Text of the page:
The old status quo just ain’t what it used to be

What’s most striking to me about recent events in the Middle East is how just about all the experts – the administration deep thinkers, their Republican critics, the academics and the foreign policy talking heads – failed to predict the seismic forces that are reshaping the region in ways we can’t begin to fathom.

This isn’t a matter of partisan politics. The Obama administration is clearly clueless about a region in turmoil, but I haven’t heard anything resembling acumen from the Republicans, either.

And Israeli leaders across the spectrum seem just as out of touch.

Wednesday’s bombshell about the Fatah-Hamas agreement, with a unity government and elections in a year, came after weeks of stories about talks between the two Palestinian factions, but just about everybody seemed astonished by the announcement and unable to answer this question: what next?

The Palestinian strategy of going to the United Nations to get endorsement of a unilateral statehood declaration seemed to catch everybody in Jerusalem and Washington by surprise even though it’s been talked about for months.

And the biggest surprise of all – the wave of anti-authoritarian protest that toppled Hosni Mubarak in Egypt, touched off a new war involving U.S. forces in Libya and pushed the Assad government in Syria to the brink – wasn’t on anybody’s radar.

I’m not criticizing those who didn’t predict these earthshaking events – heaven knows, I’m a columnist and blogger, and my track record wasn’t any better.

What bothers me: the longstanding mindset that the old status quo in the region was somehow etched in stone, and that nobody even needed to think about radical new paradigms.

Administration after administration believed buddies like Mubarak would be there forever no matter how badly they treated their people, and based their foreign policy accordingly. Far as I can tell the Obama administration continues to believe that about the Saudi royal family, which could prove the biggest miscalculation of all if the current wave of rebellion spreads.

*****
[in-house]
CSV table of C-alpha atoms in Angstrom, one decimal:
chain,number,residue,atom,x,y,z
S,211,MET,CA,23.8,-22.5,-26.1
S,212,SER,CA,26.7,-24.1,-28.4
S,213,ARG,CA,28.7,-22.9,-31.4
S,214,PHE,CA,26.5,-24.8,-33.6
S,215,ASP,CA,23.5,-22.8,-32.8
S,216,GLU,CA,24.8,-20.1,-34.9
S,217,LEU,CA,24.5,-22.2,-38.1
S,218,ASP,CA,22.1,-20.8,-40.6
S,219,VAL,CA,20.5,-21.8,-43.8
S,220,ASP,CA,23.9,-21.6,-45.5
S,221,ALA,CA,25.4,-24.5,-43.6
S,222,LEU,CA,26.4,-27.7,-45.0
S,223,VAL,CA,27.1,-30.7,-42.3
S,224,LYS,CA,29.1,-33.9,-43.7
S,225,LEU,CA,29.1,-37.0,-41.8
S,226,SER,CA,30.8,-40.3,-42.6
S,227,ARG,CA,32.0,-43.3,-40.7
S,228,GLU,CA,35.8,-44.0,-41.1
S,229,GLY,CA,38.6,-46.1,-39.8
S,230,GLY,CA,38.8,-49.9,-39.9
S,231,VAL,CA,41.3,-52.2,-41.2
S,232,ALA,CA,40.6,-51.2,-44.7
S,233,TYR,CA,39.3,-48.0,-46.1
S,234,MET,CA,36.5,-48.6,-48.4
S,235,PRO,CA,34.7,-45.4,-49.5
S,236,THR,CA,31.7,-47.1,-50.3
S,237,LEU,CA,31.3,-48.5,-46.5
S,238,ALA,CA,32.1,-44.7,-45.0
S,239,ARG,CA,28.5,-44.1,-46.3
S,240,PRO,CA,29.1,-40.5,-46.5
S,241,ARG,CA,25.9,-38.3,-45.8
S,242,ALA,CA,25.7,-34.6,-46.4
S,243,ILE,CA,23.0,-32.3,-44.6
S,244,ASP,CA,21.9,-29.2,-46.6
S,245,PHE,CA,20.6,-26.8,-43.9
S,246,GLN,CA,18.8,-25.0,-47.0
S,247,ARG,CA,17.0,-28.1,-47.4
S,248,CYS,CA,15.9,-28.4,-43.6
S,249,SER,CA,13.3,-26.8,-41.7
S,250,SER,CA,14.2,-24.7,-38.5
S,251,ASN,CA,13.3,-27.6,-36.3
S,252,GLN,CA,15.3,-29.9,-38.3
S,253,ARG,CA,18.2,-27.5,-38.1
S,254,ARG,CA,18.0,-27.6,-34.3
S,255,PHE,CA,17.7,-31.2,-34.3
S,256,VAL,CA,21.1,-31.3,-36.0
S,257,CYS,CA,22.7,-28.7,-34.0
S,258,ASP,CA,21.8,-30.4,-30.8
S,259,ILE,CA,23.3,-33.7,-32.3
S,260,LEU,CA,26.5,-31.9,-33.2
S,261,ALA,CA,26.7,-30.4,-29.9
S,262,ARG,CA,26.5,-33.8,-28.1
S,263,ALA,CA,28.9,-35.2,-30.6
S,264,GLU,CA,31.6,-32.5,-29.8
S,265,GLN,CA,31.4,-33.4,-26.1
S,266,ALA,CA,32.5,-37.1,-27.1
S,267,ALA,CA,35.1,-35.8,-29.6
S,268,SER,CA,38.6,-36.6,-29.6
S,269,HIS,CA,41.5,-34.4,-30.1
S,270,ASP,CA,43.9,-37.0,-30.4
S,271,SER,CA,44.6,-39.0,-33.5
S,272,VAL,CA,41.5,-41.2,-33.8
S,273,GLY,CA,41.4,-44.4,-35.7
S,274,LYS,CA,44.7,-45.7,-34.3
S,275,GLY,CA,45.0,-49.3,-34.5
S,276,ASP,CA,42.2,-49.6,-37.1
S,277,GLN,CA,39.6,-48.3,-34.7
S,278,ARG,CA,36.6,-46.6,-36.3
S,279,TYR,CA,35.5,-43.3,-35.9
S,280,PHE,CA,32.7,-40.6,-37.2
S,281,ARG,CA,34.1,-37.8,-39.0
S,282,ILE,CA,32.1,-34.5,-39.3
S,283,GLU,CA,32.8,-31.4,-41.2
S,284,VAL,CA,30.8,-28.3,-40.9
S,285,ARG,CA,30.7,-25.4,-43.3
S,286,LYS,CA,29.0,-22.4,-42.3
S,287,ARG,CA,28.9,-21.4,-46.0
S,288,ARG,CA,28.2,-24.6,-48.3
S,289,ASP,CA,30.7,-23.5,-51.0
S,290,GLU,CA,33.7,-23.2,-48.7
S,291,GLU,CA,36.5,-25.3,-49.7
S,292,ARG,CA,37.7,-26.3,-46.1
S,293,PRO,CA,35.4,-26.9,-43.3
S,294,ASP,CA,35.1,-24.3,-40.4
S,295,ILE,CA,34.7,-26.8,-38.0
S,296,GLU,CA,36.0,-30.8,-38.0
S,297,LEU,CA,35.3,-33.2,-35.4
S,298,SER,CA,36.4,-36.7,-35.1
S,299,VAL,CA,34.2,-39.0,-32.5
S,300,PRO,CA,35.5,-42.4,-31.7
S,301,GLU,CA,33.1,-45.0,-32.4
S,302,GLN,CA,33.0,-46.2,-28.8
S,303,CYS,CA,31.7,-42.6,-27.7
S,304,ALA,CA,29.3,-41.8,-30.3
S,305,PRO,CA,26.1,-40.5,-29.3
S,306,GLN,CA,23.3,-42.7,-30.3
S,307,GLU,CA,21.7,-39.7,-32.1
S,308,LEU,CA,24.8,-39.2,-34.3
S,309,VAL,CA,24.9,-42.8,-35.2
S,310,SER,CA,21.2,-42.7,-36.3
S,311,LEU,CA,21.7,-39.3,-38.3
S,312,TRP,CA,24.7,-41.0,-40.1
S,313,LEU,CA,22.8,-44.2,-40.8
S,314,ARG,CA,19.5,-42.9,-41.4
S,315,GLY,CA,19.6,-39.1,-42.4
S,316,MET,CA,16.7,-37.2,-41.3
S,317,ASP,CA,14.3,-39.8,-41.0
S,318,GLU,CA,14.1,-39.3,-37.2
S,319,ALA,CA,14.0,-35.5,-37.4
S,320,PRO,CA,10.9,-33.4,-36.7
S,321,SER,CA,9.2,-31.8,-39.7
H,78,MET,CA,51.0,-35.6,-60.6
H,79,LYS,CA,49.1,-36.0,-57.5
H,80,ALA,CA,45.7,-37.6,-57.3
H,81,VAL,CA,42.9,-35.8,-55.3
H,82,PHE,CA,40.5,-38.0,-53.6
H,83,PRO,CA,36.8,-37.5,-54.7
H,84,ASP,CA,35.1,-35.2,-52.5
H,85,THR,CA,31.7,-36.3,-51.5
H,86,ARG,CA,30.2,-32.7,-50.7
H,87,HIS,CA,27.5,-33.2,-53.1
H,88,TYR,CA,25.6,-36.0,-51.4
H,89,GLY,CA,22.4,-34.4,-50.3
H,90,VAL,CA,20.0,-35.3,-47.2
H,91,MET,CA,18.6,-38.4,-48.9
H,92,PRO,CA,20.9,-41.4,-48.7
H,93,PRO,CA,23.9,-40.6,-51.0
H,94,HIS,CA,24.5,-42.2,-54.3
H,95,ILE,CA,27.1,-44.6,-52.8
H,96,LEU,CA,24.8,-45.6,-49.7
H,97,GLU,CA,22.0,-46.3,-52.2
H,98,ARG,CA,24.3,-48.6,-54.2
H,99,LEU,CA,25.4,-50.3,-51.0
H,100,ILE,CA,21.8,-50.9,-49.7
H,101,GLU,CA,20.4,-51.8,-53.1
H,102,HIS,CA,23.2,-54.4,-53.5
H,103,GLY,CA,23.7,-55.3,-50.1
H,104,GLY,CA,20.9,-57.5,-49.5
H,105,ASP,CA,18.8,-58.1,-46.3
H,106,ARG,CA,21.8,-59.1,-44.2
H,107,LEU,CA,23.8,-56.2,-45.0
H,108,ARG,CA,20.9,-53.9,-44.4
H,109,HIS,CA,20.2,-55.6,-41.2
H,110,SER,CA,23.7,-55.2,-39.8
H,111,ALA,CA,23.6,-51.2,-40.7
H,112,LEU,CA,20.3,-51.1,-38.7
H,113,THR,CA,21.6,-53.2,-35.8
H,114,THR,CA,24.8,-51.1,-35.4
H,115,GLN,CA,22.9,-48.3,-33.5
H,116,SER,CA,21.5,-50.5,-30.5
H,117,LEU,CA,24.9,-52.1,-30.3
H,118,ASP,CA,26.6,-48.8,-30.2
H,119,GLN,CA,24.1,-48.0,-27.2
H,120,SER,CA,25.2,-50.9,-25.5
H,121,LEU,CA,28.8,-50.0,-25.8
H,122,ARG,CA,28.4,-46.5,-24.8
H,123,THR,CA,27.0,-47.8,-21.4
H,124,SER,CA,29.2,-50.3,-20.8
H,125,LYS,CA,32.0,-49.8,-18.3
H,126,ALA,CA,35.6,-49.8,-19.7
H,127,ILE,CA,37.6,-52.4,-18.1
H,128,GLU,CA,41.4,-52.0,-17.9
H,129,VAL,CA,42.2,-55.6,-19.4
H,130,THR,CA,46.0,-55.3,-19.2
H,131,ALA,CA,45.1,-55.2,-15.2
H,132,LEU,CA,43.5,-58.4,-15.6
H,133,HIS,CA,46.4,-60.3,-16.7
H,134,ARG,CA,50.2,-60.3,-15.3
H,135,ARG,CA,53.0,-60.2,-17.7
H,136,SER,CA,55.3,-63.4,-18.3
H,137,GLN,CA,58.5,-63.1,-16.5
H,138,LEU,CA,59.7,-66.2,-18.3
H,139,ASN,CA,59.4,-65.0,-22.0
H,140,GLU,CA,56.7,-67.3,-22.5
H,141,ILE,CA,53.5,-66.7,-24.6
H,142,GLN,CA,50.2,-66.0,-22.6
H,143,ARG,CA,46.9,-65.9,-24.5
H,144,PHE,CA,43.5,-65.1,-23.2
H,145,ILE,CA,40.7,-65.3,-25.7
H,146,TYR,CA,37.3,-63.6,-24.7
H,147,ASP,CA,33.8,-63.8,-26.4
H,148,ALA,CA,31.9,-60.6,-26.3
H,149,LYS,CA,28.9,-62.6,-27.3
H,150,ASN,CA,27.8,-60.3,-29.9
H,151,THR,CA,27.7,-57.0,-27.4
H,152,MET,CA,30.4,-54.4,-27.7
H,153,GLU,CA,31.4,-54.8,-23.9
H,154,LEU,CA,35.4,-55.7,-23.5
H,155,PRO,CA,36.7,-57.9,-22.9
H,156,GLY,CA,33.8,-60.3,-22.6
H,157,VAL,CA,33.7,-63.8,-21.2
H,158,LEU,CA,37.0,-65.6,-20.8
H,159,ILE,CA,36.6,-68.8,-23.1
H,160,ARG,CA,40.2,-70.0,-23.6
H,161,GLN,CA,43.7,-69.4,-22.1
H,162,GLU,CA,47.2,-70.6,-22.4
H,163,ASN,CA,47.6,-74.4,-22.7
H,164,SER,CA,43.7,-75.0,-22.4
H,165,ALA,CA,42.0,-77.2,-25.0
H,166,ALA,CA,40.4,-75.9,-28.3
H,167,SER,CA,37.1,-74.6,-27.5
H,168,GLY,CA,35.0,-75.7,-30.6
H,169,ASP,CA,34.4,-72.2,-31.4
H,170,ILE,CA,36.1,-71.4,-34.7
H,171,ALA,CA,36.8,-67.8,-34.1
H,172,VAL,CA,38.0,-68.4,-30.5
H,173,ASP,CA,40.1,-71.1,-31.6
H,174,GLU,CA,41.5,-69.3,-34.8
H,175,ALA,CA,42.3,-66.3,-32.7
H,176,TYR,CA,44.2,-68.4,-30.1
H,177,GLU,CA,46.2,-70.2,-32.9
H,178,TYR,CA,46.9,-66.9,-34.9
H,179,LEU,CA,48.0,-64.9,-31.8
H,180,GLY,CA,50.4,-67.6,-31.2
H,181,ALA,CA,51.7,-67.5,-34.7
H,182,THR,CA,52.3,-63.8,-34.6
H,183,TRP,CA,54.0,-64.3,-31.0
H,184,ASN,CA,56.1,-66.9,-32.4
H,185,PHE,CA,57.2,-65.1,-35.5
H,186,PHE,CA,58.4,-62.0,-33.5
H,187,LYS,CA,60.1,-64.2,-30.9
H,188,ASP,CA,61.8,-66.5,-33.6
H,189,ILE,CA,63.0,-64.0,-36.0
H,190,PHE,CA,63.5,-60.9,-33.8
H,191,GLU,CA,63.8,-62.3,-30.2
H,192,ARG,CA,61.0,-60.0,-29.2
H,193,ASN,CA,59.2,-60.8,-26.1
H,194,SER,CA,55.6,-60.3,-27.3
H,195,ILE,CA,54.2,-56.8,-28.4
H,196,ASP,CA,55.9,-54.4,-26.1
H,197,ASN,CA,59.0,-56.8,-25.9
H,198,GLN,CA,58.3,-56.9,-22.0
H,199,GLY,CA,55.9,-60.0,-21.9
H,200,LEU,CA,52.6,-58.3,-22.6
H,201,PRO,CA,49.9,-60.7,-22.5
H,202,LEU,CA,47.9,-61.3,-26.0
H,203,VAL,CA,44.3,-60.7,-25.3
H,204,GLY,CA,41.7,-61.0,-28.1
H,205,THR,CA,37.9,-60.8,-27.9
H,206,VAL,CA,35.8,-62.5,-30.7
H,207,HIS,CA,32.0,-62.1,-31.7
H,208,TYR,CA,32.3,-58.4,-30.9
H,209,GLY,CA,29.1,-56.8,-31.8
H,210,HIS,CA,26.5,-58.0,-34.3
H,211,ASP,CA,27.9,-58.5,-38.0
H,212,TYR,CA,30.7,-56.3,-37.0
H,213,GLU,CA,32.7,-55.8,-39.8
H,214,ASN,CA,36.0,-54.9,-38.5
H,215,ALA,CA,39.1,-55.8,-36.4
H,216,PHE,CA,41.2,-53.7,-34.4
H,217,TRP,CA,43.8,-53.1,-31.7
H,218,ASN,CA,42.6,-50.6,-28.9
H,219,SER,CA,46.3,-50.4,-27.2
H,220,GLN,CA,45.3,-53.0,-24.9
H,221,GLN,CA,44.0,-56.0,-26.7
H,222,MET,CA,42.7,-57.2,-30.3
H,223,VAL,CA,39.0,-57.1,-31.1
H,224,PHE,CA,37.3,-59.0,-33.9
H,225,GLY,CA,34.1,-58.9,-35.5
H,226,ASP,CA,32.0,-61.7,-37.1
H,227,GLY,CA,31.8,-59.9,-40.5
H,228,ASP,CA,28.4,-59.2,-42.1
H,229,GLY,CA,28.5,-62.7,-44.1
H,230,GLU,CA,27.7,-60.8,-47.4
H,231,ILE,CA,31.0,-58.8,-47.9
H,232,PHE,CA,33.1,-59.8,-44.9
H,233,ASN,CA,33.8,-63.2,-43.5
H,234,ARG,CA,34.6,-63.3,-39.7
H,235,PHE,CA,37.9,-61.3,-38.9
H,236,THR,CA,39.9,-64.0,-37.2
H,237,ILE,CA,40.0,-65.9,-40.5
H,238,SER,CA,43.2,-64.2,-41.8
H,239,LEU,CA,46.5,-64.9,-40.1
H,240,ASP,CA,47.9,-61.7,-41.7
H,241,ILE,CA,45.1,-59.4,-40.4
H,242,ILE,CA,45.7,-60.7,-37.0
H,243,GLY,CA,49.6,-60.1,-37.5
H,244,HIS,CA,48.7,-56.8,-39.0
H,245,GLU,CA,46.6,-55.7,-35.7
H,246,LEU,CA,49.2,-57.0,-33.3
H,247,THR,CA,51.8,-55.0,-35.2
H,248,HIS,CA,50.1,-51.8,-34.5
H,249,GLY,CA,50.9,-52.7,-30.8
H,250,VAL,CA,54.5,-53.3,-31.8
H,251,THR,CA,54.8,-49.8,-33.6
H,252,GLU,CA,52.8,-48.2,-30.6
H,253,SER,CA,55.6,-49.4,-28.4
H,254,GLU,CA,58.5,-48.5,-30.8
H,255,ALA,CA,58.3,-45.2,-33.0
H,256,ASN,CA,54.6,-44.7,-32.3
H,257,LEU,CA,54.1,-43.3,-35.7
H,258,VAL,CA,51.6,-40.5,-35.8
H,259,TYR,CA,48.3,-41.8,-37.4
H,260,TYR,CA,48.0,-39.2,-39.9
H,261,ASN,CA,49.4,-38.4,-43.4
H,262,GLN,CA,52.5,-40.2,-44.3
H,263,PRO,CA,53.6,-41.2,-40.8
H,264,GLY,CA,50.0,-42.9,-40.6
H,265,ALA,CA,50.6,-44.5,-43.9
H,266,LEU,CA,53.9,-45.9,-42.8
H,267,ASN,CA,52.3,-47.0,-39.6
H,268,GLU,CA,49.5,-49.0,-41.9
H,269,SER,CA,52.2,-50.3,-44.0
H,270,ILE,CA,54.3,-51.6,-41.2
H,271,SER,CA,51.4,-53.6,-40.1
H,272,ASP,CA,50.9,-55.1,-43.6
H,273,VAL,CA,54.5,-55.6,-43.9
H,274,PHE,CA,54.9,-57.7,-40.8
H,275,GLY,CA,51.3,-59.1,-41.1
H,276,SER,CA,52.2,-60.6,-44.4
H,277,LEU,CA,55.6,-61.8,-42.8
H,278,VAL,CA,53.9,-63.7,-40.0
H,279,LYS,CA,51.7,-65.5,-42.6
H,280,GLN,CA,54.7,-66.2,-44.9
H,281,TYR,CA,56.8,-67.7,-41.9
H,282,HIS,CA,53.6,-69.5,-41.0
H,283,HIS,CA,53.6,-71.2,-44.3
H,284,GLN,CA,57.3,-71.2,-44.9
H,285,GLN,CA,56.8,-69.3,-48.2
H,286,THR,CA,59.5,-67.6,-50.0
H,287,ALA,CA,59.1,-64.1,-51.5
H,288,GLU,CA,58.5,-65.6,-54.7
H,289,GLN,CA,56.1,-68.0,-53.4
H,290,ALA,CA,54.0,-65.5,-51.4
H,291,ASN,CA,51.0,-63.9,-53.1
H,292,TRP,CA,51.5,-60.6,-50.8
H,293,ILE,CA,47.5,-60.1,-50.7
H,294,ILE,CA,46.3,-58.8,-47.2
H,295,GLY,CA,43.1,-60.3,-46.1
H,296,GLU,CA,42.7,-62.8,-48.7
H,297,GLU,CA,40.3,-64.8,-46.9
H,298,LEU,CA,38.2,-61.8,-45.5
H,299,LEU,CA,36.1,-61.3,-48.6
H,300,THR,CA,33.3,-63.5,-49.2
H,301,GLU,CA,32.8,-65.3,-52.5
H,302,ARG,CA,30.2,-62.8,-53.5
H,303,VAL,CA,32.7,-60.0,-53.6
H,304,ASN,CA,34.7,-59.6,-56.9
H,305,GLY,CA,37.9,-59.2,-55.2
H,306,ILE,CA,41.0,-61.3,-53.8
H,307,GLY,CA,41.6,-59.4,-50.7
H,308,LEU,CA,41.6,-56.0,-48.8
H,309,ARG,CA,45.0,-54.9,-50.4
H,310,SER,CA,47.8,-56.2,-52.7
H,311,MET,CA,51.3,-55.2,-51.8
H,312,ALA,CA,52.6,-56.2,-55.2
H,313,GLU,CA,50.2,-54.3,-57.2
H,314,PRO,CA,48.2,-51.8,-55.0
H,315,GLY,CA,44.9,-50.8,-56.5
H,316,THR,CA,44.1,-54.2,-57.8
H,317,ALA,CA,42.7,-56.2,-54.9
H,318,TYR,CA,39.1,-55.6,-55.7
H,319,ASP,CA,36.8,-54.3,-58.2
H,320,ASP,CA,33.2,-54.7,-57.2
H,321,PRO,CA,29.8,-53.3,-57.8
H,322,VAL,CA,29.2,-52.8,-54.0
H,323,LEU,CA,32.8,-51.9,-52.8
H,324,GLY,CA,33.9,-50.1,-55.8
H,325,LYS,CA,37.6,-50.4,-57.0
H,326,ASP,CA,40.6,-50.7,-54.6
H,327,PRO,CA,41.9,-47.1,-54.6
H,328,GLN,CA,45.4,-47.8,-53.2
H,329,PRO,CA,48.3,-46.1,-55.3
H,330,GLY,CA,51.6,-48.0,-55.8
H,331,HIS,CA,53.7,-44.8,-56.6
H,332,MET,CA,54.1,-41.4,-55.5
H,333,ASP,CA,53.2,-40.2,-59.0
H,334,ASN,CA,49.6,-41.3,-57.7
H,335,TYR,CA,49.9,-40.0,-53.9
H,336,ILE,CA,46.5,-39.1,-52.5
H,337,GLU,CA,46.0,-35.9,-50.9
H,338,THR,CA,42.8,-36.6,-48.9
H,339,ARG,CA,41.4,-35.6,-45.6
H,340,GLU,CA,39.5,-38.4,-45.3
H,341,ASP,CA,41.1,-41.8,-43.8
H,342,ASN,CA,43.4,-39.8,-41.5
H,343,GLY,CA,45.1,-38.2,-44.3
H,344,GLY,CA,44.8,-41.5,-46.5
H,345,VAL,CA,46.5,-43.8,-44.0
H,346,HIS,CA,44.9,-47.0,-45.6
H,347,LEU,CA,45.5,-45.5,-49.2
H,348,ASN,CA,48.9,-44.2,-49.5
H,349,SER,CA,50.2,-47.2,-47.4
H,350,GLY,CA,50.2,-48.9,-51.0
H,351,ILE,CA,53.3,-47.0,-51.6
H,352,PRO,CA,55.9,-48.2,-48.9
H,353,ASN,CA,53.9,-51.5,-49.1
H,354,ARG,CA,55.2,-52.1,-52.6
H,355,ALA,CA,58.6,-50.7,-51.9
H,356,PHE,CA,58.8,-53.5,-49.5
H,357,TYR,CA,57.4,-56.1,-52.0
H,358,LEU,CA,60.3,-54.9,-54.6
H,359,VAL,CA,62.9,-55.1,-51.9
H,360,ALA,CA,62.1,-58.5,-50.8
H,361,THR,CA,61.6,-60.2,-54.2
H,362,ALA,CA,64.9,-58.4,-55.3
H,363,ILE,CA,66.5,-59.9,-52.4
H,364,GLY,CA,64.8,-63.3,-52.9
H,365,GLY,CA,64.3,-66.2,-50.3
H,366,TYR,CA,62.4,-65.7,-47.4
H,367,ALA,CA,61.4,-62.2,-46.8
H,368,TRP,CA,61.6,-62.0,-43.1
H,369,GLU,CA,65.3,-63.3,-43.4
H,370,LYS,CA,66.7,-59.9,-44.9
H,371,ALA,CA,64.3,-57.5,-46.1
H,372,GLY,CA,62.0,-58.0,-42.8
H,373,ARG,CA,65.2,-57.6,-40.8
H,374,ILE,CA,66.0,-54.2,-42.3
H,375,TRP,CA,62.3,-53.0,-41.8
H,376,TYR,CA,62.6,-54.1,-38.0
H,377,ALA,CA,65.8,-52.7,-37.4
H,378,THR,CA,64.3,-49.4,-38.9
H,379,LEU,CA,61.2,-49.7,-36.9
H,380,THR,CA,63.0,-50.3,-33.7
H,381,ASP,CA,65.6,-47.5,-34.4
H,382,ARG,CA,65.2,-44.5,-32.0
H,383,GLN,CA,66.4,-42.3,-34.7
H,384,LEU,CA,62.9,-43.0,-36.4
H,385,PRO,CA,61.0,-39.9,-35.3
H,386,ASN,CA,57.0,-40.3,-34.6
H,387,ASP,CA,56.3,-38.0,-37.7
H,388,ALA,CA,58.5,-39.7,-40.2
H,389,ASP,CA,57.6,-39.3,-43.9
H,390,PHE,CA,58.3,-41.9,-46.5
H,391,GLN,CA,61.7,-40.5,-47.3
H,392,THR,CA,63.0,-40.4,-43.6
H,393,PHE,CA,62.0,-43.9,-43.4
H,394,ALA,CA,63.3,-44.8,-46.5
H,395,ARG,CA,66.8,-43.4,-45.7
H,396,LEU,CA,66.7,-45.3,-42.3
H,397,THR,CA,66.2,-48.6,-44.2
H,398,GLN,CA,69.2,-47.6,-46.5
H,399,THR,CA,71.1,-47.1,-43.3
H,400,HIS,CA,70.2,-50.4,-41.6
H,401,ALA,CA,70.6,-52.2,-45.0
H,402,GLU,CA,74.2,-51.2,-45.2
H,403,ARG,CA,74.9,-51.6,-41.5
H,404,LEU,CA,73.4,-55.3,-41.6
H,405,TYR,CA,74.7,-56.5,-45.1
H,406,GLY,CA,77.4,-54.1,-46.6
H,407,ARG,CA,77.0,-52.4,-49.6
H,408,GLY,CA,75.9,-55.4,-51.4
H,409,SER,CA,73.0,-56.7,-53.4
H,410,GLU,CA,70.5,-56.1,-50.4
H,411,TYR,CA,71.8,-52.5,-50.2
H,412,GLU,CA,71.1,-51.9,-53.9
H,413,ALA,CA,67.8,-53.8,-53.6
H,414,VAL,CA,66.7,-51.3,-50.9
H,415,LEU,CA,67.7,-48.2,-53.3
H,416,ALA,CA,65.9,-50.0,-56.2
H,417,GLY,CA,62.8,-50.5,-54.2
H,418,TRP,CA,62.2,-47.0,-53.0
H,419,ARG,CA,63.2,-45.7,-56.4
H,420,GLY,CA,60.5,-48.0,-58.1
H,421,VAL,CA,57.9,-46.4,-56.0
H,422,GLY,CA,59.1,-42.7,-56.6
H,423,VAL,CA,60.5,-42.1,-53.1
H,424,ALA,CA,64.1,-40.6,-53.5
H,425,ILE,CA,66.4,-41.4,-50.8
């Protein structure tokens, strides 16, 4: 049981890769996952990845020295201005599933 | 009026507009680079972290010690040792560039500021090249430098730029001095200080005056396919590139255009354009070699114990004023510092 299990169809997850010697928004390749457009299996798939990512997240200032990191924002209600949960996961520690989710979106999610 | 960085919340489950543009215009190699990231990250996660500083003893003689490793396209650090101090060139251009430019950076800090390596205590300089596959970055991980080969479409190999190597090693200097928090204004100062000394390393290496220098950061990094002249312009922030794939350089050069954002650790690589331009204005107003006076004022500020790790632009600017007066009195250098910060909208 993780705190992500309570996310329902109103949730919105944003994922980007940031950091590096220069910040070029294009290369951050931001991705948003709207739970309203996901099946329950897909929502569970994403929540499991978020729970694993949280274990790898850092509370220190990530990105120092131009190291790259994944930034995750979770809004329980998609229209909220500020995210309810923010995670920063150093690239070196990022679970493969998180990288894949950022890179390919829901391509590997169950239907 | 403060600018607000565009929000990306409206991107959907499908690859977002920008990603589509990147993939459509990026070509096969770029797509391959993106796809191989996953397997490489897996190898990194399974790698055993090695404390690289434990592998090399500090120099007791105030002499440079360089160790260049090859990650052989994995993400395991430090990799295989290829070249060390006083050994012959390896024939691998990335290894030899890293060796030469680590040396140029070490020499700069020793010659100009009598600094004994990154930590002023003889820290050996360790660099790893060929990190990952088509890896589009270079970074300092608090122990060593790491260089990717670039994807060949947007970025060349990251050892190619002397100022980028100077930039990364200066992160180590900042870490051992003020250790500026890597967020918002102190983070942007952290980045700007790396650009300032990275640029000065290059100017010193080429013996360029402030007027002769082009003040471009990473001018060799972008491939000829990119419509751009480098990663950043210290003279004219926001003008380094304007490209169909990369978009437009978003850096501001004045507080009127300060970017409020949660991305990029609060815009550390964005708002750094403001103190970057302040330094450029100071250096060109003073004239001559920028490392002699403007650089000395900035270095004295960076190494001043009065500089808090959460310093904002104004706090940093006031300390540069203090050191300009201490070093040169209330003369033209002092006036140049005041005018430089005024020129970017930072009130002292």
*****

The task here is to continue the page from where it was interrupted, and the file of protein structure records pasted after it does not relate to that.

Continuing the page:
Israeli governments believed the stalemate with the Palestinians could continue indefinitely with no real repercussions except for occasional eruptions of violence. They apparently missed the fact that Palestinian leaders – whether because they are frustrated with Israel or because the really have no interest in a state created through negotiations – might try a different route to their goal.

Now the Netanyahu government is acting like a deer caught in the headlights, but I see no evidence this week’s dramatic developments are causing a paradigm shift in their thinking.

Just remember all that the next time someone tells you Israel can wait until conditions are just right to make peace with its neighbors; tomorrow’s status quo could be a lot worse than the one we thought was permanent yesterday. Just remember that the next time an administration – Republican or Democratic – tells you we need to support some vile dictator because he’s on our side, sort of, and he’s a force for stability – until, of course, he gets the boot from his long-suffering subjects.

About the Author
Douglas M. Bloomfield is a syndicated columnist, Washington lobbyist and consultant. He spent nine years as the legislative director and chief lobbyist for AIPAC.